Friday, September 14, 2012

gelato for breakfast? it's ok, i'm an adult now

As a kid, I always thought that one of the coolest things about "growing up" would be that I could eat anything I wanted...whenever I wanted. Like ice cream. What kid doesn't dream about eating ice cream for breakfast, lunch and dinner?

Although I'm well into adulthood now, I don't think I've ever actually eaten frozen desserts instead of my daily meals, but on our recent trip to Rome, I did have gelato instead of a meal at least twice! My excuse was that it was so incredibly hot that I needed the frozen treat to cool me down and keep me hydrated! Haha! Wait, why did I need an excuse? I'm an adult! Bring on the gelato!

Before heading to Italy, I think I've had gelato a whopping total of three times in my life. I was too busy eating ice cream...or sherbet/sorbet, if I wanted something "different" from the frozen desserts menu. So, what makes gelato different? Check out this helpful infographic for more info on the differences between gelato and other frozen scoopables.

When I tell you that there are gelaterias everywhere in Rome, I'm not exaggerating. They're EVERYWHERE. So it was easy to indulge in gelato pretty much from the moment we stepped outside of our hotel until we turned in for the night. (Really, did I need another reason to love Rome?)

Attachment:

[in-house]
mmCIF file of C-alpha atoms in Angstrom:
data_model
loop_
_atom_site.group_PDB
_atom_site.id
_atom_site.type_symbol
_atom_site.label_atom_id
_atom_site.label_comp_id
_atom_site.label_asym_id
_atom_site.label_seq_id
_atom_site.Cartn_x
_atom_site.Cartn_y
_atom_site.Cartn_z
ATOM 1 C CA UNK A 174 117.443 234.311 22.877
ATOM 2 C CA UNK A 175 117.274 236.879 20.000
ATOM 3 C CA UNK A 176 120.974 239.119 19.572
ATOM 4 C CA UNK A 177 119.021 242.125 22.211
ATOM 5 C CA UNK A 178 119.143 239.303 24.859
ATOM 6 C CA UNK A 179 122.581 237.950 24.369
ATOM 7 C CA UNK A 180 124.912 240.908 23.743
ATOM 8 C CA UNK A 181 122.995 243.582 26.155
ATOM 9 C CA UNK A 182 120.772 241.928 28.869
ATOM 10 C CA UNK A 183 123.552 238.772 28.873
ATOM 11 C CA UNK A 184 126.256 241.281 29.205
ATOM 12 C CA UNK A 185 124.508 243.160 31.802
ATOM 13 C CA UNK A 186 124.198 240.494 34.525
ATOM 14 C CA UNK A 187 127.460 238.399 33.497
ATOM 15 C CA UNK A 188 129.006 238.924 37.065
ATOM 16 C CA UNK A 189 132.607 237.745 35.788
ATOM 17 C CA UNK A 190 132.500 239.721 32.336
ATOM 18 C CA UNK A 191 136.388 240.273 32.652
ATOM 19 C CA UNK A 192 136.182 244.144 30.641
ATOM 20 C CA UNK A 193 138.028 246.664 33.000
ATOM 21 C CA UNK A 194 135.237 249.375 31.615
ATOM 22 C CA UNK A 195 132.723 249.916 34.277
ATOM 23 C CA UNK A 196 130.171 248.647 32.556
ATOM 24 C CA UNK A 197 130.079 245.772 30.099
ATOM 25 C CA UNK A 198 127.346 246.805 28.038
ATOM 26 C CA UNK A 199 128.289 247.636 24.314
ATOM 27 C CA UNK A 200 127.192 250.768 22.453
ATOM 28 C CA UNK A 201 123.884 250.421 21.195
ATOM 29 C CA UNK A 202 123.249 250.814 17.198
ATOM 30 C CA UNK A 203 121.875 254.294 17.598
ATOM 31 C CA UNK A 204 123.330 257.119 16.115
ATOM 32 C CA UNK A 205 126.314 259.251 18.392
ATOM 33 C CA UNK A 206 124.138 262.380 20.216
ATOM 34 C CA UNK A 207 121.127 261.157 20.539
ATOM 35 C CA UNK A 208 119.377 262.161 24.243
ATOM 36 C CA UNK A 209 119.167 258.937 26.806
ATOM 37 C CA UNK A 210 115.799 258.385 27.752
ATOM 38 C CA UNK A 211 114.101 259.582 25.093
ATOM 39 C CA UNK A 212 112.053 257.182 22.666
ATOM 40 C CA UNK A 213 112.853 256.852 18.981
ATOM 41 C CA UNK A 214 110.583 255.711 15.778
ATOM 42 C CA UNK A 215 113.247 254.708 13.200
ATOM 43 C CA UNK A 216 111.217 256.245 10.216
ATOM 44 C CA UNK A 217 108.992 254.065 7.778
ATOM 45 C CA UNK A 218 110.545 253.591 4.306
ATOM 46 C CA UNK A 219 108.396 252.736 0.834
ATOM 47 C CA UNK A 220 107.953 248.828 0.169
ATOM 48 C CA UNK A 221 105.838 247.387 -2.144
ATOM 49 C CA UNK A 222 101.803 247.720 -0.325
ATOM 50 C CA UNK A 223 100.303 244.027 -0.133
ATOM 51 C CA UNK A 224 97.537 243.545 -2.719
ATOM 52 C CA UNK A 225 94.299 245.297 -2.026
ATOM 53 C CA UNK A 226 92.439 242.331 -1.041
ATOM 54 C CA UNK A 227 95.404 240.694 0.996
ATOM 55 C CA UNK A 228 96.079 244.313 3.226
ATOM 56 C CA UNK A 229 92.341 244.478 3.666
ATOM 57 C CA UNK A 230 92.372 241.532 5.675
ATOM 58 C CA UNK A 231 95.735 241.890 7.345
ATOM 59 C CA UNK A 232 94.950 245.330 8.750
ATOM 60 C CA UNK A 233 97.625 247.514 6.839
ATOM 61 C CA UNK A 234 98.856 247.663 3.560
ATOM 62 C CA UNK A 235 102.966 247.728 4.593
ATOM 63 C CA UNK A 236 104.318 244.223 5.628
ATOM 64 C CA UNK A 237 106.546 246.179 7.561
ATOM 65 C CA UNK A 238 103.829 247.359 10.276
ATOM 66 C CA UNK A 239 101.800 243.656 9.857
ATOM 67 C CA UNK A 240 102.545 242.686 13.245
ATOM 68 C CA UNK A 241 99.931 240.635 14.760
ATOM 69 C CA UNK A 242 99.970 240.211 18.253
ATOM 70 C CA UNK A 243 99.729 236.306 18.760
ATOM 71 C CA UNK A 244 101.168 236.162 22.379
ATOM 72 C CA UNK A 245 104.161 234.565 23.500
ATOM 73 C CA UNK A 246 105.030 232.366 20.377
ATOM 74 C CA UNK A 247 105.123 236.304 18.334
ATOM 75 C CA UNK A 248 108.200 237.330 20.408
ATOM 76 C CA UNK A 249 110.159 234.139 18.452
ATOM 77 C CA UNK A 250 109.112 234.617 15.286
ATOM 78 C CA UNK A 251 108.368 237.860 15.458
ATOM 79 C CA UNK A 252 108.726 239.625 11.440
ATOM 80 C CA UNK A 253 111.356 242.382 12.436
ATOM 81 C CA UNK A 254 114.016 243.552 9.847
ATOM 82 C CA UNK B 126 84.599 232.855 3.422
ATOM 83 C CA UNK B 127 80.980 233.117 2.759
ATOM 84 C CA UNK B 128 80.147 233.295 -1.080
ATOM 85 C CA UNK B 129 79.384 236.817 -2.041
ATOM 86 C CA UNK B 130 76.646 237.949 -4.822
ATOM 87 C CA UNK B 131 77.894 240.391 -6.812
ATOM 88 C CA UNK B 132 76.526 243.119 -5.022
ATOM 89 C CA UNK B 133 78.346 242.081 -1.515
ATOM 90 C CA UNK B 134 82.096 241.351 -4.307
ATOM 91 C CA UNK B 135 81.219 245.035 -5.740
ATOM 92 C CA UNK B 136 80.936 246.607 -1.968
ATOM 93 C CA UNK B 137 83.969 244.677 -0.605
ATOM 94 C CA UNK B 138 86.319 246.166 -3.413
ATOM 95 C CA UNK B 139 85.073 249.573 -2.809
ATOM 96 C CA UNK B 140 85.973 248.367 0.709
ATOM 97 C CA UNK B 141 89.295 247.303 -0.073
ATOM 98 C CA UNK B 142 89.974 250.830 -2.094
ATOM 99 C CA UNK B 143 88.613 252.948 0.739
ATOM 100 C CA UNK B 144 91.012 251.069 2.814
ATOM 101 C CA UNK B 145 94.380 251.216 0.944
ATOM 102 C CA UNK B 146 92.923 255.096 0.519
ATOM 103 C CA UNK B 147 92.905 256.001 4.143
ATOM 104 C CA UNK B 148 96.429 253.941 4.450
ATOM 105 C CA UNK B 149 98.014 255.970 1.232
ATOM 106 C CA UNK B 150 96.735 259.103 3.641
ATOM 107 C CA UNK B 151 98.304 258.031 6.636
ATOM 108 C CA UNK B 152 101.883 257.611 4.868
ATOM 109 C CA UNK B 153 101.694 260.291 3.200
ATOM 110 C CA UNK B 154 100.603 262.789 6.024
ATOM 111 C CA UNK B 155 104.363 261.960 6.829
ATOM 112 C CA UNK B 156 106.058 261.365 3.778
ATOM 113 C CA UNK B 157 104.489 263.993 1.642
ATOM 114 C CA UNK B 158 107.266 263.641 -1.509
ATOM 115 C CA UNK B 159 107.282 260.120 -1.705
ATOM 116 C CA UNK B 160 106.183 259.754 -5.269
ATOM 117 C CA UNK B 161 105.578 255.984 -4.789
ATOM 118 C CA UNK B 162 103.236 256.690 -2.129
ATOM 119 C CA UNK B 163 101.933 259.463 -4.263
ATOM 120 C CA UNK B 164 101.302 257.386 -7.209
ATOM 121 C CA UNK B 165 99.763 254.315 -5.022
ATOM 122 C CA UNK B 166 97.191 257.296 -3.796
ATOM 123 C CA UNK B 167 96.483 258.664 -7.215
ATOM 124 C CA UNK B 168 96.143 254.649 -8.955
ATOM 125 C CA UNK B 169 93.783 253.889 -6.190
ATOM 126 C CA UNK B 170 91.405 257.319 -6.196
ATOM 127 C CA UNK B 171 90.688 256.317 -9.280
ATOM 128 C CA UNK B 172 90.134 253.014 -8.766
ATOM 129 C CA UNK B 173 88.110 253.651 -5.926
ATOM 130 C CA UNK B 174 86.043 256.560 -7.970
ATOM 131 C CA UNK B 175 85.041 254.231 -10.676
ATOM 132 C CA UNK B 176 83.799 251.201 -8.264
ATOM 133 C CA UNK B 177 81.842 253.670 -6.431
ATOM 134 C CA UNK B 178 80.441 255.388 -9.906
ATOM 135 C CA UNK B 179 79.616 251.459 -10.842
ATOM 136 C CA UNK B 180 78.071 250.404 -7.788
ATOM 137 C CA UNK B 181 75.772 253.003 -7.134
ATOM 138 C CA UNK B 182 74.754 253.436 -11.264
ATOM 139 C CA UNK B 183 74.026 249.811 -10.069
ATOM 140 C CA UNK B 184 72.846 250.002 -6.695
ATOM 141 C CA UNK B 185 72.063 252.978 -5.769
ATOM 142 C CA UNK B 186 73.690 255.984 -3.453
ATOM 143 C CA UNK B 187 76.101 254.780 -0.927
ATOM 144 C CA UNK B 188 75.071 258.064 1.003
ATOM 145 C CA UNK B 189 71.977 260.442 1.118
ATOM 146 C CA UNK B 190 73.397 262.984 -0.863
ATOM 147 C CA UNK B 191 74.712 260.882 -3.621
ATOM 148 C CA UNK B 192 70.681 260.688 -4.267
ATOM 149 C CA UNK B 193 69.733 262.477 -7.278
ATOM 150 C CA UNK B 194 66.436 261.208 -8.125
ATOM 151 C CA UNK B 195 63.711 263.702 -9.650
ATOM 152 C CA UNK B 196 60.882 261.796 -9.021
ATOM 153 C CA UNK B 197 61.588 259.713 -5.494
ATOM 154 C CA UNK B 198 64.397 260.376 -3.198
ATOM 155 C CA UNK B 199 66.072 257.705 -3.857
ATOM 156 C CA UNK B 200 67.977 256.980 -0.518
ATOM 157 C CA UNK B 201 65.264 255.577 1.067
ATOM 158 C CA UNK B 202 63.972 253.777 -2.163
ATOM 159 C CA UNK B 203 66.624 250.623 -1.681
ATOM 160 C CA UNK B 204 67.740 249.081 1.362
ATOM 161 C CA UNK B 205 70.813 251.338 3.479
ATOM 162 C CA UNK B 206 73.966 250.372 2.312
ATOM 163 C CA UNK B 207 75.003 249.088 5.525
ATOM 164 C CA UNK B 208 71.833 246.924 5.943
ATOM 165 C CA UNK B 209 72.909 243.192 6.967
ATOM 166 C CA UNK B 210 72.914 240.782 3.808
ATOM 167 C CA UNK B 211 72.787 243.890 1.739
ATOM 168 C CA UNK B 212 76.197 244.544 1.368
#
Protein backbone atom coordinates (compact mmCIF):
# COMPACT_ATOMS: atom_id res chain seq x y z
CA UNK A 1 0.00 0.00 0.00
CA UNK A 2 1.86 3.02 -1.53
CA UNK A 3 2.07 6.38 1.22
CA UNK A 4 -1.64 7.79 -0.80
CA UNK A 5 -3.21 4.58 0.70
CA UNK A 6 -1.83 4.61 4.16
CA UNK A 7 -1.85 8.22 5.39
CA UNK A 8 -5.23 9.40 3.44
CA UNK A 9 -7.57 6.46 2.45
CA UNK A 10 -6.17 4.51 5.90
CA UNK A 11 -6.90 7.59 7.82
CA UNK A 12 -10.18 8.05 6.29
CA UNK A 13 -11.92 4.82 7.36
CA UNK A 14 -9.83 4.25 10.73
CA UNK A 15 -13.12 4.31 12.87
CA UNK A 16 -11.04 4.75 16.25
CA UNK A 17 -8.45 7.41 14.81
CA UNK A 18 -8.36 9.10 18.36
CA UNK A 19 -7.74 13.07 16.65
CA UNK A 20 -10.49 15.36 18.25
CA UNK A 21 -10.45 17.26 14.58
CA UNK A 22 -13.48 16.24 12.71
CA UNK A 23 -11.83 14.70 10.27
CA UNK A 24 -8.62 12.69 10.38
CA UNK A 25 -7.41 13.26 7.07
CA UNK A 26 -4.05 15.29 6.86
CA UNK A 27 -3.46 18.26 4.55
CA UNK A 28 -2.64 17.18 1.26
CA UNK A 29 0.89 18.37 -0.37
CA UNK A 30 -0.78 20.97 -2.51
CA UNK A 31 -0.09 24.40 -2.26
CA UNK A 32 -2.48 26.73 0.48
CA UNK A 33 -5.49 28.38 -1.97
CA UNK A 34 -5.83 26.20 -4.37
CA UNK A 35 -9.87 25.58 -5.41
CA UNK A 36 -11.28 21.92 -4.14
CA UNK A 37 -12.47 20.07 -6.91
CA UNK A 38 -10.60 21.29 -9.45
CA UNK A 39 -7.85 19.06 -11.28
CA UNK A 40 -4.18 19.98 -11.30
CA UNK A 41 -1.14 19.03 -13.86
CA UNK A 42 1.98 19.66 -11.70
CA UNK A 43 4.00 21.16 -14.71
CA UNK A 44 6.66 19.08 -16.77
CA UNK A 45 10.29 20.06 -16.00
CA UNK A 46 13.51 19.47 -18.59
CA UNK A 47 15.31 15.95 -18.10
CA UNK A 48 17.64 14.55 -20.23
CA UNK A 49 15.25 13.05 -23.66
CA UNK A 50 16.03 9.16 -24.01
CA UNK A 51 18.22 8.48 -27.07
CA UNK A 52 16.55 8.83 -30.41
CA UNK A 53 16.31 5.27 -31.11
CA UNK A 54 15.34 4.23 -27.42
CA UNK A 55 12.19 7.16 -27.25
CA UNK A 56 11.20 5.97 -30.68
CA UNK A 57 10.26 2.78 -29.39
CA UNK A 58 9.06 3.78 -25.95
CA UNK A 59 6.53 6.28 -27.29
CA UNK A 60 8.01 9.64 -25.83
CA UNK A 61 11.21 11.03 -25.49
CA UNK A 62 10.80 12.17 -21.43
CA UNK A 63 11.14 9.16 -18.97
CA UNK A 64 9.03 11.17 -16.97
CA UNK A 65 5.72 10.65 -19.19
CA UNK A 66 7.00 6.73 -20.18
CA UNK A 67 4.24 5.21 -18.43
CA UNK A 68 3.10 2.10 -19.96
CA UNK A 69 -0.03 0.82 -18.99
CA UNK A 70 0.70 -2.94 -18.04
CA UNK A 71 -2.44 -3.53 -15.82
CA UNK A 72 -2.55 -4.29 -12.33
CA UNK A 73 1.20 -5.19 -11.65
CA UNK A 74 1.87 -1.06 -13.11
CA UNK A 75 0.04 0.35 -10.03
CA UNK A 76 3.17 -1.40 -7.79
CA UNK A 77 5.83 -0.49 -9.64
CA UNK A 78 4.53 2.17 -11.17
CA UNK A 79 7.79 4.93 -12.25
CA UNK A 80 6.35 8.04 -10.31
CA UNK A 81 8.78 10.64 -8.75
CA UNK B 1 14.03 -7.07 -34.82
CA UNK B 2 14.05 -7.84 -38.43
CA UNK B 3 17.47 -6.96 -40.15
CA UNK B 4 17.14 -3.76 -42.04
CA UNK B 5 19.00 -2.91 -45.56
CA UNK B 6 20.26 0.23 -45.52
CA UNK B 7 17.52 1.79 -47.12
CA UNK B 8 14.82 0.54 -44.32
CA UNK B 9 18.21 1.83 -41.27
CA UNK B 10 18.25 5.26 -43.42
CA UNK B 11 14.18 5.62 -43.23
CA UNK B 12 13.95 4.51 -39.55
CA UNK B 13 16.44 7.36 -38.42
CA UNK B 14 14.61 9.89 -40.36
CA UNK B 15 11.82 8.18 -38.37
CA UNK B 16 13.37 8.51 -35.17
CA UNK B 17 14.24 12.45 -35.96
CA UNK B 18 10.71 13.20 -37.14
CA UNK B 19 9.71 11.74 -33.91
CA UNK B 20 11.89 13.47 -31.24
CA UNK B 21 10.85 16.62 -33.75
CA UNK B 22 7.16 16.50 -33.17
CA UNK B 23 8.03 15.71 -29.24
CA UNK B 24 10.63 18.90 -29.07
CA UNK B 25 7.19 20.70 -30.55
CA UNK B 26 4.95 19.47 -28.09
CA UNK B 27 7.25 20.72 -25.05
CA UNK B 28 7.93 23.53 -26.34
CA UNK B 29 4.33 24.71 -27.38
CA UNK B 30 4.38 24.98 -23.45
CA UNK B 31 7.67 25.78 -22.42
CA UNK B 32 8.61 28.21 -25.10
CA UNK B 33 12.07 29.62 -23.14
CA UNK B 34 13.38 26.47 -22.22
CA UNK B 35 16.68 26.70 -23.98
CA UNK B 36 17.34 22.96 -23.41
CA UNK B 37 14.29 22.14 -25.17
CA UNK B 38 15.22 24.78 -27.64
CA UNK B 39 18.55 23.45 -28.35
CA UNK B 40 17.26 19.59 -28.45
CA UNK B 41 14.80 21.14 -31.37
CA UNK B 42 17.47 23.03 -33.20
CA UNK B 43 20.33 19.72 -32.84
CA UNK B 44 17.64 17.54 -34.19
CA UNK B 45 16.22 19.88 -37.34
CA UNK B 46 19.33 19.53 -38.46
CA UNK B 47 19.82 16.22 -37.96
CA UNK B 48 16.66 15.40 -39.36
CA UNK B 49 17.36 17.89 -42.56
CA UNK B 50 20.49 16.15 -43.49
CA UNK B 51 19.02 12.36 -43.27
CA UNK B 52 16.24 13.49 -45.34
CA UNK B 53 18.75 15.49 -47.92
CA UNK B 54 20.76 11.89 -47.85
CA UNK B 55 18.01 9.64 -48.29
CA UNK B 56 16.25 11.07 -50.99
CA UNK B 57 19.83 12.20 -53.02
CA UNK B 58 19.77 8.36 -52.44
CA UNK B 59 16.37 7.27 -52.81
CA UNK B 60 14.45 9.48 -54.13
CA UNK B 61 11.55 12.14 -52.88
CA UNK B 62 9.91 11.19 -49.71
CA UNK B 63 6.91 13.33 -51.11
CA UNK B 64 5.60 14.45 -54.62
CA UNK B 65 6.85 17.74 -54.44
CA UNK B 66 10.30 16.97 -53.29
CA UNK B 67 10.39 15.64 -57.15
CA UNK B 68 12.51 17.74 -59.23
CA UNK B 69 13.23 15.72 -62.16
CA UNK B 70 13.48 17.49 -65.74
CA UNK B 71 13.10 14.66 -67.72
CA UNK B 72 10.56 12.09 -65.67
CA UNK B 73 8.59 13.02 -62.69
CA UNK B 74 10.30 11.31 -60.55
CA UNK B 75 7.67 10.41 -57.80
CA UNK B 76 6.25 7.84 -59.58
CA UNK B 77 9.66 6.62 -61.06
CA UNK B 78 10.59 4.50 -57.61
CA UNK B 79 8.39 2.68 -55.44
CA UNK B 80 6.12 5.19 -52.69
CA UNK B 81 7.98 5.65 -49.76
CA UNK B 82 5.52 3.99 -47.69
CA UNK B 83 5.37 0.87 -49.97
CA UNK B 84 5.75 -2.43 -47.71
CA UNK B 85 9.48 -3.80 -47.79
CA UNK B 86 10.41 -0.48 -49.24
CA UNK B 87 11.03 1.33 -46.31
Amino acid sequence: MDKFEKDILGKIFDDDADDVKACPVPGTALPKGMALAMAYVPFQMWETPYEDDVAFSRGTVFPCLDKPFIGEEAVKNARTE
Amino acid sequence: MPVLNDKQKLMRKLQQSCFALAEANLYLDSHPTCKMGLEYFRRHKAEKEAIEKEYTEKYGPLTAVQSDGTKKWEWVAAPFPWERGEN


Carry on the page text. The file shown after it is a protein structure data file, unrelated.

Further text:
We always stuck to the medium size (not sure why) and generally, a medium gelato ran us between 2.50 to 4 Euros. I love that the price was relatively the same, but the quantity and quality definitely varied!

When ordering gelato, you can actually choose more than one flavour for your "scoop" (unlike the ice cream stores here in Canada), and some places will also dollop some nice fresh cream on top of your gelato.

The first gelato we had in Rome was from the Blue Ice chain of gelaterias. Not exactly what you would call "high-end" gelato...but we were walking by and they were very "not-intimidating". This is one of those places where they stick "examples" of the ingredient on top of the gelato so that you can visually see what flavour you may be getting. Since this was our first taste of Italian gelato, it tasted fine to our yet-uneducated taste buds. I had Limone (I had already decided before our trip that my first gelato would be lemon-flavoured) while Paul opted for the ever-popular Pistachio flavour.

After this first introduction to run-of-the-mill gelato, our second scoops were from I Caruso Gelateria. We walked quite far from our hotel for this, but as soon as we heard about this place we knew we had to visit it no matter what (I mean, Caruso)! What a difference! This is the real deal - ral artisan gelato. There's a guy in the shop window MAKING GELATO! And the flavours are listed up on a board. If you look down, there are no colourful flavours or ingredient clues - in fact, the gelato is all covered up with lids. Since the ingredient board was in Italian and the server didn't speak any English, we were on our own.

I opted for Caffe while Paul tried the Amaretto (two words we actually recognized). The gelato was sooooo good. We sat outside the gelateria and after we finished, we went back in for a second scoop. Mine was Ananas (Pineapple), while Paul had Fior de Panna (a vanilla cream). Out of the four, the pineapple really wowed us. In fact, I think it was our favourite gelato of the entire trip (although I did try a close second later on at San Crispino). The pineapple flavour was incredibly fresh and the gelato was smooth and creamy. We would have headed back here again during the trip if it wasn't so darn far from our hotel!